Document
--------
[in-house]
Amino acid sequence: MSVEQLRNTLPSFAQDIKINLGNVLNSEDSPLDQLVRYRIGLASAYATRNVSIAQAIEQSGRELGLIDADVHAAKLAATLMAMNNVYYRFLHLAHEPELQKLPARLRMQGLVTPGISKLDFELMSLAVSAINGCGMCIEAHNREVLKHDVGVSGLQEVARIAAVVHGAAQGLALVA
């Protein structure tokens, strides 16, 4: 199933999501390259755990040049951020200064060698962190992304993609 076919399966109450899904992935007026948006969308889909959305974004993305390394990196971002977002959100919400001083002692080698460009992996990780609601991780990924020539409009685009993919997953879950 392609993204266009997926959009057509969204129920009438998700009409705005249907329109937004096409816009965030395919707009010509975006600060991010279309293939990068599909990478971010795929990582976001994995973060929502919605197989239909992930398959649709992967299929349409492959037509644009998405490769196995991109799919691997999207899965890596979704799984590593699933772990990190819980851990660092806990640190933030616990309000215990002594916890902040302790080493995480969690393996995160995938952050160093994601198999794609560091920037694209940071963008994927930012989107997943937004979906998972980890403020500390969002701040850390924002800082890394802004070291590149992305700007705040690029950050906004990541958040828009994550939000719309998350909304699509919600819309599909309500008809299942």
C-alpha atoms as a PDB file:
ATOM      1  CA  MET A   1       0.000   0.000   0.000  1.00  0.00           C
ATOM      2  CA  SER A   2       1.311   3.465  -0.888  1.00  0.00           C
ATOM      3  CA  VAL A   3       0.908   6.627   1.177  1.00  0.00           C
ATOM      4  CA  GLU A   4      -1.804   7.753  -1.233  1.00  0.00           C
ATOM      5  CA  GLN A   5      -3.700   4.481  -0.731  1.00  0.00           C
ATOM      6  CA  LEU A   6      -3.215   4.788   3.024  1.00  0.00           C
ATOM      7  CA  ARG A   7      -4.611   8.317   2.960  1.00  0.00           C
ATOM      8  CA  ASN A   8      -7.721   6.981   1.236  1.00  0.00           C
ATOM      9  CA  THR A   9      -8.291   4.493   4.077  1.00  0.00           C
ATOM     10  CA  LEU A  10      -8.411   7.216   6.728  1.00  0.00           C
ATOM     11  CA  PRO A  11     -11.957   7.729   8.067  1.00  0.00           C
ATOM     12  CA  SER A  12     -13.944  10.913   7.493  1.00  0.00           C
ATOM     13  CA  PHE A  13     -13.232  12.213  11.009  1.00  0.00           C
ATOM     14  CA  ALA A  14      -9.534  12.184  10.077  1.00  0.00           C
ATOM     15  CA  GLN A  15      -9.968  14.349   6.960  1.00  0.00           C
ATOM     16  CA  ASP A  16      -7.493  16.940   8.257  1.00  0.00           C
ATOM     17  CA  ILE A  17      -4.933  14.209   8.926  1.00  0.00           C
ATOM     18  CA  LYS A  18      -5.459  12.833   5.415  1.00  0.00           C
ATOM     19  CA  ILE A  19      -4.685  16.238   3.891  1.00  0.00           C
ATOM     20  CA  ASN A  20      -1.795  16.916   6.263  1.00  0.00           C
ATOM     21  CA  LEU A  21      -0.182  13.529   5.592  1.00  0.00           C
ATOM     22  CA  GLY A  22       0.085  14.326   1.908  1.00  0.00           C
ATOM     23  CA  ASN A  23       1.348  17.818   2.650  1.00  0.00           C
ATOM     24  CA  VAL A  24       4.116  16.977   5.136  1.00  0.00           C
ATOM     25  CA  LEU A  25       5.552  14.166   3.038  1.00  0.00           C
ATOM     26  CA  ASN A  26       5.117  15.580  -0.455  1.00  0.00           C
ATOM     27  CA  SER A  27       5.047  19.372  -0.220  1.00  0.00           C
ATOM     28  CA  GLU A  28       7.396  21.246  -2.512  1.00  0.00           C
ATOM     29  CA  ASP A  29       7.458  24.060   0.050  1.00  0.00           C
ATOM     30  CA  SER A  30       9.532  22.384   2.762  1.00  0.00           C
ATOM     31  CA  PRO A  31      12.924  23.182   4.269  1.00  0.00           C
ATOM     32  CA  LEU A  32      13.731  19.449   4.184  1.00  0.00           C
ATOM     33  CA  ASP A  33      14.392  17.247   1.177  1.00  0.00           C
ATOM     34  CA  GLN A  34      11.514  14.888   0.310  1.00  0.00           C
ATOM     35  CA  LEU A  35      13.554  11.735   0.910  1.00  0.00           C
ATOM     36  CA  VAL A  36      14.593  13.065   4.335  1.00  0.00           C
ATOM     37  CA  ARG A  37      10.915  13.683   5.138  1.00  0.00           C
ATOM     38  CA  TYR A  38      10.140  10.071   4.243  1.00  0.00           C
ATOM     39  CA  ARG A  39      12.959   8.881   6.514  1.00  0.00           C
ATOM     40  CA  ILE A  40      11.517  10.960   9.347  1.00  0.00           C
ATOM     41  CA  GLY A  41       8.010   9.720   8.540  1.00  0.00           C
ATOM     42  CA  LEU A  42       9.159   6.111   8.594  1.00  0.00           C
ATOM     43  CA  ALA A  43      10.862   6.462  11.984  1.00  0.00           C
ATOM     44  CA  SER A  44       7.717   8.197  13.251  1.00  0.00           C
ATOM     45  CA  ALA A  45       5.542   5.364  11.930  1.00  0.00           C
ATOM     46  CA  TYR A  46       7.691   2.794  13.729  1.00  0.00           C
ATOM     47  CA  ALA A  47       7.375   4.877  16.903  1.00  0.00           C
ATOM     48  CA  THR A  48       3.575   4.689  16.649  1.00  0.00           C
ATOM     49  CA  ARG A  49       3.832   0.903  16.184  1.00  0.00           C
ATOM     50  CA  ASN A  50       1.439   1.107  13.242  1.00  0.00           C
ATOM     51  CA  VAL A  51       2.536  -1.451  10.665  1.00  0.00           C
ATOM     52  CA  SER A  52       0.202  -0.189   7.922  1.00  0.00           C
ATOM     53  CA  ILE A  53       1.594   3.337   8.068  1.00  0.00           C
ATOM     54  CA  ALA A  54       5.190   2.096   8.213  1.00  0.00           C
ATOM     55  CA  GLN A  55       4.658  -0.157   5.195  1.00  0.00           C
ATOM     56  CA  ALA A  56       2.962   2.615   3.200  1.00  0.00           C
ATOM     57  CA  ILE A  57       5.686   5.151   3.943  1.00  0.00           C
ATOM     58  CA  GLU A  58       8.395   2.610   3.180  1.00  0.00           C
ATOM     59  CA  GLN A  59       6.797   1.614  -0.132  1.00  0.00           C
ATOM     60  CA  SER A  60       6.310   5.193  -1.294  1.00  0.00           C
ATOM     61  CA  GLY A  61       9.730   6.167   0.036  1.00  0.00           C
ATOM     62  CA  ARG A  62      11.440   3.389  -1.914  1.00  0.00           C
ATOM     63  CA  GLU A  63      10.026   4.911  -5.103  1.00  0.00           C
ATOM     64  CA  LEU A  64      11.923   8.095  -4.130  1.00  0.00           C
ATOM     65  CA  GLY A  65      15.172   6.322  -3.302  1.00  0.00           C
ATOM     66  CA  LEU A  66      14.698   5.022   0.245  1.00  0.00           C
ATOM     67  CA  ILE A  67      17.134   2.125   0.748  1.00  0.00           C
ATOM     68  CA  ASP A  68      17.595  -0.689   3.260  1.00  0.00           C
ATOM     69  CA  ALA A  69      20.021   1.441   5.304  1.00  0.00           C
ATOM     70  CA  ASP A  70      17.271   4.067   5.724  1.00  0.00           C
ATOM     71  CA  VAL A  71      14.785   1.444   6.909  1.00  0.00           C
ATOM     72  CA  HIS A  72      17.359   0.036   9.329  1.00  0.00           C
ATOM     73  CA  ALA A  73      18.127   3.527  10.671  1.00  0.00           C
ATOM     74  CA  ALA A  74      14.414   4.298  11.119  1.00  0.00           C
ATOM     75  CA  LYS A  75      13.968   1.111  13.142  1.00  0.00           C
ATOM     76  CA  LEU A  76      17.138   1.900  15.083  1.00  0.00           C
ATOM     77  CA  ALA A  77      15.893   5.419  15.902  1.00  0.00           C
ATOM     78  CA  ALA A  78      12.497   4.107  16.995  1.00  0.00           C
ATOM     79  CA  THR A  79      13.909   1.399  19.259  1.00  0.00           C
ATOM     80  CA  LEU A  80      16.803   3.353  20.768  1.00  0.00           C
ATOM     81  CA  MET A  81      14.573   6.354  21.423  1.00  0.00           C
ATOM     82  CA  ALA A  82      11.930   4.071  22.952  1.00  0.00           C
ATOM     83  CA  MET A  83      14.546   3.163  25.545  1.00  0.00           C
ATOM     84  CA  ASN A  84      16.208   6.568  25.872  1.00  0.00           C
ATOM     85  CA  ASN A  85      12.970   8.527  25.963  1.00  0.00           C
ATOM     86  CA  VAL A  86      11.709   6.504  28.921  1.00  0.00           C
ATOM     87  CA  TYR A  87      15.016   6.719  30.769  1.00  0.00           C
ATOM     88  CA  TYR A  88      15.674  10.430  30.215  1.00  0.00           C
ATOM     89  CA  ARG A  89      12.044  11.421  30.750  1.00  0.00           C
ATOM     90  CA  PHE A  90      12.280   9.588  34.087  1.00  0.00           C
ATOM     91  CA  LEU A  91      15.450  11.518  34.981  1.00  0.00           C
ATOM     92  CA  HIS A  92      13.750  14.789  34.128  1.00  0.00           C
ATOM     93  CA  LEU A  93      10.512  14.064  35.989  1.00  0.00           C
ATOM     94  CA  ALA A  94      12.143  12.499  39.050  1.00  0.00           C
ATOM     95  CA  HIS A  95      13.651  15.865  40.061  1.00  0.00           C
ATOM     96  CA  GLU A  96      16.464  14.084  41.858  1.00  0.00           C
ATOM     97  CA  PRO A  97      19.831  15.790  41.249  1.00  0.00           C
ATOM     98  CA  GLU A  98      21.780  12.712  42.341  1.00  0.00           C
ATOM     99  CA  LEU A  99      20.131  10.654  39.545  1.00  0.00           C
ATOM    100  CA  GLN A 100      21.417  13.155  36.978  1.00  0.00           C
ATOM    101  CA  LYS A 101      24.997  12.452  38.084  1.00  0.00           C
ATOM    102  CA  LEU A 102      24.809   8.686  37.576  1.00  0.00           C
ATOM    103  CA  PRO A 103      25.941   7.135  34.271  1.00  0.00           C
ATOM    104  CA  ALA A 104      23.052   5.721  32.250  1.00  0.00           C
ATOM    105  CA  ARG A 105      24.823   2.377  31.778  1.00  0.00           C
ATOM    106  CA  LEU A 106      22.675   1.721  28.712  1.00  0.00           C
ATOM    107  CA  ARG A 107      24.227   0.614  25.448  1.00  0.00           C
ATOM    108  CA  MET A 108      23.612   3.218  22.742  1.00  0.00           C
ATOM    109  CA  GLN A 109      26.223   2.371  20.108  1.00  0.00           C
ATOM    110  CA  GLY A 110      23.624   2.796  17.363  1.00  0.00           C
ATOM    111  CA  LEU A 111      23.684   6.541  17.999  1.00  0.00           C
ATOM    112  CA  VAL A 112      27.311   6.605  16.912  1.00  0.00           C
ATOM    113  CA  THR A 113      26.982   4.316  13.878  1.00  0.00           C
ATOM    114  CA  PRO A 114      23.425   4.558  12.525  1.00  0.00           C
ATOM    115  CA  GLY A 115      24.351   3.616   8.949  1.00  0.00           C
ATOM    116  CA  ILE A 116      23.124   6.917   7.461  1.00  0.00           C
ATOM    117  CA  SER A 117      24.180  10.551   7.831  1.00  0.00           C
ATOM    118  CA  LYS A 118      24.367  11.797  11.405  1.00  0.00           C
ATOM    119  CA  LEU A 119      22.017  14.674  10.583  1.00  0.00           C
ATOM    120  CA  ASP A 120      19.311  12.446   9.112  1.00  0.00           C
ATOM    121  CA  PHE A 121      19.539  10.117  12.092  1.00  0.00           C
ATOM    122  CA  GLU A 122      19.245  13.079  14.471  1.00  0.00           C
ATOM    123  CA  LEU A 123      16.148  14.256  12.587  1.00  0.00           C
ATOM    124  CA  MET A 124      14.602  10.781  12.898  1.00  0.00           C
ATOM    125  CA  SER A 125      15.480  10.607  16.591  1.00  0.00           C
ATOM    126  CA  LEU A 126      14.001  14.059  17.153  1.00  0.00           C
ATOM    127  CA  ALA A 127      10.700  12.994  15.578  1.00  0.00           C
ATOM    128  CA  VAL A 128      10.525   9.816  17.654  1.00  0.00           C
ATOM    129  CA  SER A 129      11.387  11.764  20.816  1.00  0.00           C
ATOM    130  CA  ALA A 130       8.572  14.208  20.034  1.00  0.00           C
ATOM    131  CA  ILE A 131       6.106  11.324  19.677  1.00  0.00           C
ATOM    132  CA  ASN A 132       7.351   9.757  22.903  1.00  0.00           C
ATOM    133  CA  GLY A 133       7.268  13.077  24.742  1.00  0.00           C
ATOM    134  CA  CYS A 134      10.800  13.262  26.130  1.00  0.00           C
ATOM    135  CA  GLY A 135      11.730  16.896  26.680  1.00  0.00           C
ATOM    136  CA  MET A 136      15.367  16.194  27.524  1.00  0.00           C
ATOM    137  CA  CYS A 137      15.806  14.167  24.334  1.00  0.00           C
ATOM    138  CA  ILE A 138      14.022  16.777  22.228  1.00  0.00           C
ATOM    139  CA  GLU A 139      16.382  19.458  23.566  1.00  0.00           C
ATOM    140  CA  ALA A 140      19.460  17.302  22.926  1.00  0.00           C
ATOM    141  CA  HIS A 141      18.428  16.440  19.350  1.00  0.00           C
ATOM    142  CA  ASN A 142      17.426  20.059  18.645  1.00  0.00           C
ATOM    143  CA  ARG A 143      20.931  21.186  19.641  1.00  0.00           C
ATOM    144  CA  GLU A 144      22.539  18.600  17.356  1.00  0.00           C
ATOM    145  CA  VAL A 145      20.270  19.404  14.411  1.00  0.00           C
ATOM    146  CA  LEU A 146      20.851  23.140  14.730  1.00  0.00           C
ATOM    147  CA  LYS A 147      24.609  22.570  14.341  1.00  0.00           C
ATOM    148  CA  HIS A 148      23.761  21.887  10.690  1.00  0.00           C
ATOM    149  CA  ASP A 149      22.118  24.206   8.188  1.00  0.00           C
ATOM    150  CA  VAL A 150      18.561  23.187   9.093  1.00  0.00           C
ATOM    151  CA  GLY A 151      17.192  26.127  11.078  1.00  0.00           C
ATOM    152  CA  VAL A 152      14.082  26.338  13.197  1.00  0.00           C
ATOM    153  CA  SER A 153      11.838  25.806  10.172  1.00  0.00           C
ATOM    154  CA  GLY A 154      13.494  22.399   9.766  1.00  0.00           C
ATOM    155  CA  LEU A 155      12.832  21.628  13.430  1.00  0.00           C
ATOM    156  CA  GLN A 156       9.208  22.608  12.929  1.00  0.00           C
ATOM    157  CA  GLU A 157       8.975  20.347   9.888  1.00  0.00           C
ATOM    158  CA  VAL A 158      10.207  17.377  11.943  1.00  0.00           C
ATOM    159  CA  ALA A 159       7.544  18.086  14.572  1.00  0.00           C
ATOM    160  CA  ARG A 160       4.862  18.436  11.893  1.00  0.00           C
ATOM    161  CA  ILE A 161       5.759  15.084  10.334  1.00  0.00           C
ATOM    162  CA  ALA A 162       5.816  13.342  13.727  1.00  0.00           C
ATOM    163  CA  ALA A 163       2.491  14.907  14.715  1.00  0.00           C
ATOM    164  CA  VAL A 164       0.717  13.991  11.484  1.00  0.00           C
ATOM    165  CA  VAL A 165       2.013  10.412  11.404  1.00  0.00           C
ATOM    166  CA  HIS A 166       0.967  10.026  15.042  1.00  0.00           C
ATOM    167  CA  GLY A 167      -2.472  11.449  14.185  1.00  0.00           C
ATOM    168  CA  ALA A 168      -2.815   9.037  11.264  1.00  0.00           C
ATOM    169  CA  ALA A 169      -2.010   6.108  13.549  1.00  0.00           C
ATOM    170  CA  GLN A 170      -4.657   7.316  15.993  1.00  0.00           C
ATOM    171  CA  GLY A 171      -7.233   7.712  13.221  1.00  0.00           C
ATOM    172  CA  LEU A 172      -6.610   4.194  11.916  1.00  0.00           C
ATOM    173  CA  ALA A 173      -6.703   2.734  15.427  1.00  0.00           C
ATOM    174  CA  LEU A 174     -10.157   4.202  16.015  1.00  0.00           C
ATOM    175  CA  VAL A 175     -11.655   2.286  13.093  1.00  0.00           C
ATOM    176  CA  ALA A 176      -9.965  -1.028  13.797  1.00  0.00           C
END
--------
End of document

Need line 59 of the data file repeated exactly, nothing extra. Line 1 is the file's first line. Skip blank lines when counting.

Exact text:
ATOM     55  CA  GLN A  55       4.658  -0.157   5.195  1.00  0.00           C